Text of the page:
“And the associate medical director in the lab also has an obligation to recommend additional necessary tests,” Gardner added. “The associate medical director should have said, ‘We don’t know what specific chromosomes we are looking for. Has anyone called to find out if we got more information?’
Additional Testing Needed
“In the lab, the associate medical director is the pathologist with the most knowledge,” he said. “This individual has the authority to recommend additional tests, which in this case would have been a FISH study with probes at those locations to see if the translocation was there or not.”
All of these errors resulted in an incomplete and inaccurate report that failed to show that Oliver Wuth had the genetic abnormalities that his parents feared. “There should have been specific language in the lab test result report, saying, ‘We were not advised of the break points for the chromosomes involved. Therefore, we can’t rule out a translocation,” noted Gardner.
When the results arrived at Valley Medical Center on January 8, 2008, the staff failed to question the results, Gardner said.
“At Valley Medical, the genetic counselor gets the lab test results, then reports to the doctor and to the family,” he explained. “When these results came back, the genetic counselor called Rhea and said, ‘Good news. The test is normal.’ Then the counselor asked if Rhea wanted to know the gender and Rhea said, ‘Yes.’ The counselor said, ‘It’s a chromosomally normal male.’
No Lab Report In Letter
“The counselor then sent a letter to the family and to the doctor saying the same thing, but the letter did not include the lab test report,” he added. “In the letter, there was no suggestion that there may be unanswered questions or the need for additional tests.
“The report says, ‘chromosomally normal male.’ The report also says there is an indication of translocation but does not reference the chromosomes and does not have the break points or the ISCN reference, meaning the International System for Human Cytogenetic Nomenclature,” Gardner said. “At that point, Valley Medical should have asked, ‘Did we ever send the lab the information we have here in the file?’
“Instead, the staff at Valley Medical made the assumption that because the paperwork should have been sent, it must have been sent. But it was never sent, the lab never called to get it, and that is the crux of the problem,” Gardner said. “This is one of those cases where there were multiple opportunities to catch this error.”
The Valley Medical Center stated publicly: “We are very sorry for the tragedy the Wuth family has suffered. We continue to believe that the Valley Medical Center staff members acted appropriately.” There was no comment about plans for an appeal.
The Seattle newspaper quoted a statement from LabCorp, saying, “We believe the facts and the law do not support the verdict. LabCorp acted properly and diligently in performing the test that was ordered by the physician. We will consider all available options, including post-trial motions and appeal, if necessary.”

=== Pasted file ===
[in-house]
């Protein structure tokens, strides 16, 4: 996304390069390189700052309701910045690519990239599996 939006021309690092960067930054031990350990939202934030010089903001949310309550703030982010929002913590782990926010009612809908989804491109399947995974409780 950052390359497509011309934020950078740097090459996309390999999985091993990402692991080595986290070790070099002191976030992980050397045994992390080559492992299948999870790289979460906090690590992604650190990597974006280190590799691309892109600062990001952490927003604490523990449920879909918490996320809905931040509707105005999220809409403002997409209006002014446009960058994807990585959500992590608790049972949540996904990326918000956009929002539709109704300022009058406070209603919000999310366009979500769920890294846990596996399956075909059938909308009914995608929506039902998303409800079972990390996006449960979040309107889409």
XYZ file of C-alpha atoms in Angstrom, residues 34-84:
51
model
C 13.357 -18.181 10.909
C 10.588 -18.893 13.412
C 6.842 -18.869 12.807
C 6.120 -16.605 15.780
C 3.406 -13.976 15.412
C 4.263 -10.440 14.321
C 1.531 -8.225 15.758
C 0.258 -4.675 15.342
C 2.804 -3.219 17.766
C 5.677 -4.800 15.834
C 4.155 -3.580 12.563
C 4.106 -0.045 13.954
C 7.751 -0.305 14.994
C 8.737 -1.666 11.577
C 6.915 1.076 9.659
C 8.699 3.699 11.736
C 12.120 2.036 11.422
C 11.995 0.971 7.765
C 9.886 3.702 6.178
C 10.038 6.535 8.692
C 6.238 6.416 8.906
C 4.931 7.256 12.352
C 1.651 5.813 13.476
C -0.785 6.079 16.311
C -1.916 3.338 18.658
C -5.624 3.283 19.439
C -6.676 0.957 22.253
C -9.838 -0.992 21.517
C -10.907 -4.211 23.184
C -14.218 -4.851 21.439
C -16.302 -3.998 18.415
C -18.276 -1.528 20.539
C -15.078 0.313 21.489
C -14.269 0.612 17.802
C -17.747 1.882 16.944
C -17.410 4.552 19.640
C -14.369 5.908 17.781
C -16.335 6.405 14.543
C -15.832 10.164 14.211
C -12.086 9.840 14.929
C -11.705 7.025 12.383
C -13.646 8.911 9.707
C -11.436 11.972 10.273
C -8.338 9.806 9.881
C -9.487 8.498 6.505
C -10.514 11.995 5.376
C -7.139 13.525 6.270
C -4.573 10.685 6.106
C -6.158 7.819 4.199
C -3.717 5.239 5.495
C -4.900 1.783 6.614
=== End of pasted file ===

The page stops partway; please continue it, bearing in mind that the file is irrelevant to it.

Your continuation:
Lawyer Asks: Does Business of Medicine Trump Delivery of High-Quality Patient Care?
IS THE FOCUS ON INCREASED productivity and efficiency among the reasons a medical center and a clinical laboratory in Washington state were hit with $50 million jury verdict in a wrongful birth case?
That’s the question a lawyer in this case has asked. Todd W. Gardner, a personal injury lawyer with Swanson Gardner in Renton, Washington, said the focus on productivity in healthcare and the focus on turn-around time in clinical labs are worrisome.
“I’m very concerned about the corporatization of medicine,” he said in an interview with THE DARK REPORT. “I’m concerned that the business of medicine has become more important than the practice of medicine.
“There is nothing wrong with earning a living and making a profit in medicine. But some entities are getting awfully big and it seems as if some of the focus on quality and patient care is being lost as a result,” he added.
“Management seems to have a focus on productivity, efficiency, and profitability, and medical providers are not as much in the management loop as they used to be,” he said. “This is true in hospitals and health systems, such as Valley Medical Center, and it’s the same thing at LabCorp.
“People who testified during the trial said LabCorp had productivity requirements for their technologists and these requirements resulted in errors because the technologists feel they had to get a certain number of tests done each week. When that happens, it means the laboratory scientist is overly focused on productivity and turnaround time.
“This case is a good example because there was a cascade of problems associated with the genetic testing that were just tragic,” Gardner added. “In this case, a trainee medical technologist did the karyotype analysis at LabCorp, and that analysis was not reviewed by a supervisor. Yet, during the progress of the case, this trainee said the analysis should be reviewed by a supervisor. In addition, the trainee had given his two-week notice and was three days away from his last day on the job. So he was the ultimate short-timer.
“You can see another example at Valley Medical Center where throughout 2007 the perinatologists said they needed more genetic counselors available for coverage,” he continued. “Every other perinatal center in the greater Seattle area has full-time genetic counselors but at Valley they had someone there only once a week. Then that counselor went on maternity leave and there was no manager of the unit to look for her replacement because the manager had quit. So, they borrowed someone from a different hospital one day a week.
Safe, Appropriate Staffing
“The question then becomes: Who has authority to make sure there is safe and appropriate staffing?” Gardner asked. “The physicians there were saying they needed more coverage because of understaffing. Instead the Center reduced its staffing. In the meantime that center was hugely profitable.
“When you don’t have enough people, you lose all the checks and balances that had been built into the system,” he said. “And look what happened: The medical assistant who submit- ted the test requisition paperwork to the reference laboratory failed to include a copy of the father’s lab report—even though the physicians had instructed her to do so. With something as serious as cytogenetic testing, which could result in a life changing case for a family or a test for cancer, patient safety makes it essential to have checks and balances built into the sys- tem and they were not in this case.
“Still, patients put an enormous amount of reliance on lab results. Patients don’t pick the lab where their samples are sent. They assume they are getting correct results. When those lab results come back, patients don’t think that the lab might have gotten it wrong,” concluded Gardner.